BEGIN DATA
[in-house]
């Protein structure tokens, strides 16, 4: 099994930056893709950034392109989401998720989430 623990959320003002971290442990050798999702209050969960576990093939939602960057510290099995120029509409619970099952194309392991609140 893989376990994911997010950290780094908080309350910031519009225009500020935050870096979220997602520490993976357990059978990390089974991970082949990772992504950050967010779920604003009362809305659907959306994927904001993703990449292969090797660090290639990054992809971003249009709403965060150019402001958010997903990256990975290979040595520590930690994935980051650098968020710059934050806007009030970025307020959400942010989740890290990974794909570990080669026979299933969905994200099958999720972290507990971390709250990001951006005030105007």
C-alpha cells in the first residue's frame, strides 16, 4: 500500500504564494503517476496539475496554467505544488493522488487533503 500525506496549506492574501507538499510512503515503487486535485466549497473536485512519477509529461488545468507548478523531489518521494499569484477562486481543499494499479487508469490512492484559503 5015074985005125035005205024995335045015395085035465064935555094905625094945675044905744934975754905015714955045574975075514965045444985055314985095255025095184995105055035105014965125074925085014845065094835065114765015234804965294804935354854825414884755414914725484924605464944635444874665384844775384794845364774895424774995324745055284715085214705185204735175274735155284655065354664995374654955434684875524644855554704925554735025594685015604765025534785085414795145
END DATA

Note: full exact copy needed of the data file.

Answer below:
[in-house]
């Protein structure tokens, strides 16, 4: 099994930056893709950034392109989401998720989430 623990959320003002971290442990050798999702209050969960576990093939939602960057510290099995120029509409619970099952194309392991609140 893989376990994911997010950290780094908080309350910031519009225009500020935050870096979220997602520490993976357990059978990390089974991970082949990772992504950050967010779920604003009362809305659907959306994927904001993703990449292969090797660090290639990054992809971003249009709403965060150019402001958010997903990256990975290979040595520590930690994935980051650098968020710059934050806007009030970025307020959400942010989740890290990974794909570990080669026979299933969905994200099958999720972290507990971390709250990001951006005030105007």
C-alpha cells in the first residue's frame, strides 16, 4: 500500500504564494503517476496539475496554467505544488493522488487533503 500525506496549506492574501507538499510512503515503487486535485466549497473536485512519477509529461488545468507548478523531489518521494499569484477562486481543499494499479487508469490512492484559503 5015074985005125035005205024995335045015395085035465064935555094905625094945675044905744934975754905015714955045574975075514965045444985055314985095255025095184995105055035105014965125074925085014845065094835065114765015234804965294804935354854825414884755414914725484924605464944635444874665384844775384794845364774895424774995324745055284715085214705185204735175274735155284655065354664995374654955434684875524644855554704925554735025594685015604765025534785085414795145